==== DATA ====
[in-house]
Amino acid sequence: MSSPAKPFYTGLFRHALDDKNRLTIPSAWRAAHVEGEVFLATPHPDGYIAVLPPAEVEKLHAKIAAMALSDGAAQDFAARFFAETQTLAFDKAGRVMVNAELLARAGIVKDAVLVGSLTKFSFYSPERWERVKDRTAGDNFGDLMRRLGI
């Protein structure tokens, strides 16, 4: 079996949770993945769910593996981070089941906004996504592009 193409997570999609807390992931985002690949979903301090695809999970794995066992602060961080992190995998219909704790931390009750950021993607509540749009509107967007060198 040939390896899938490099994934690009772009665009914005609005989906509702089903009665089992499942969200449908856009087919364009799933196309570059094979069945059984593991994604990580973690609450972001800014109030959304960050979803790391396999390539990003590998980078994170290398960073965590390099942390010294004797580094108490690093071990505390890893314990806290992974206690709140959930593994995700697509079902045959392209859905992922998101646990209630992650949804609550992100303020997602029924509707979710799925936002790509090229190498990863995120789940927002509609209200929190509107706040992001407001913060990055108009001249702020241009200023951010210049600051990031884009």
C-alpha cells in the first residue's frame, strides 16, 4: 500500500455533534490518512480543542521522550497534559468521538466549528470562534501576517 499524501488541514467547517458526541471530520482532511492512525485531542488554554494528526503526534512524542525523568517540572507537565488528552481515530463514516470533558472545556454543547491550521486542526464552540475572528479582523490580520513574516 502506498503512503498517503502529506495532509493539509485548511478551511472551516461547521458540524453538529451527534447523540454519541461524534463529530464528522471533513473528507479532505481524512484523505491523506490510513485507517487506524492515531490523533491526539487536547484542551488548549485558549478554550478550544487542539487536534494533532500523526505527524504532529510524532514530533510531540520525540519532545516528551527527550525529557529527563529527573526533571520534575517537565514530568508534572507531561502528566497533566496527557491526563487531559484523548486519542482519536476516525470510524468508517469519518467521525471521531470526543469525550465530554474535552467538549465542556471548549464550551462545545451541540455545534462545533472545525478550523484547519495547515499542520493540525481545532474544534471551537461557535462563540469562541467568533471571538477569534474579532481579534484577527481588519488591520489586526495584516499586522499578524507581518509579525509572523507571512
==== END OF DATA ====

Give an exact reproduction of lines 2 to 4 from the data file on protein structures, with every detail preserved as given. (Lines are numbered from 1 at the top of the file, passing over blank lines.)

Amino acid sequence: MSSPAKPFYTGLFRHALDDKNRLTIPSAWRAAHVEGEVFLATPHPDGYIAVLPPAEVEKLHAKIAAMALSDGAAQDFAARFFAETQTLAFDKAGRVMVNAELLARAGIVKDAVLVGSLTKFSFYSPERWERVKDRTAGDNFGDLMRRLGI
């Protein structure tokens, strides 16, 4: 079996949770993945769910593996981070089941906004996504592009 193409997570999609807390992931985002690949979903301090695809999970794995066992602060961080992190995998219909704790931390009750950021993607509540749009509107967007060198 040939390896899938490099994934690009772009665009914005609005989906509702089903009665089992499942969200449908856009087919364009799933196309570059094979069945059984593991994604990580973690609450972001800014109030959304960050979803790391396999390539990003590998980078994170290398960073965590390099942390010294004797580094108490690093071990505390890893314990806290992974206690709140959930593994995700697509079902045959392209859905992922998101646990209630992650949804609550992100303020997602029924509707979710799925936002790509090229190498990863995120789940927002509609209200929190509107706040992001407001913060990055108009001249702020241009200023951010210049600051990031884009």
C-alpha cells in the first residue's frame, strides 16, 4: 500500500455533534490518512480543542521522550497534559468521538466549528470562534501576517 499524501488541514467547517458526541471530520482532511492512525485531542488554554494528526503526534512524542525523568517540572507537565488528552481515530463514516470533558472545556454543547491550521486542526464552540475572528479582523490580520513574516 502506498503512503498517503502529506495532509493539509485548511478551511472551516461547521458540524453538529451527534447523540454519541461524534463529530464528522471533513473528507479532505481524512484523505491523506490510513485507517487506524492515531490523533491526539487536547484542551488548549485558549478554550478550544487542539487536534494533532500523526505527524504532529510524532514530533510531540520525540519532545516528551527527550525529557529527563529527573526533571520534575517537565514530568508534572507531561502528566497533566496527557491526563487531559484523548486519542482519536476516525470510524468508517469519518467521525471521531470526543469525550465530554474535552467538549465542556471548549464550551462545545451541540455545534462545533472545525478550523484547519495547515499542520493540525481545532474544534471551537461557535462563540469562541467568533471571538477569534474579532481579534484577527481588519488591520489586526495584516499586522499578524507581518509579525509572523507571512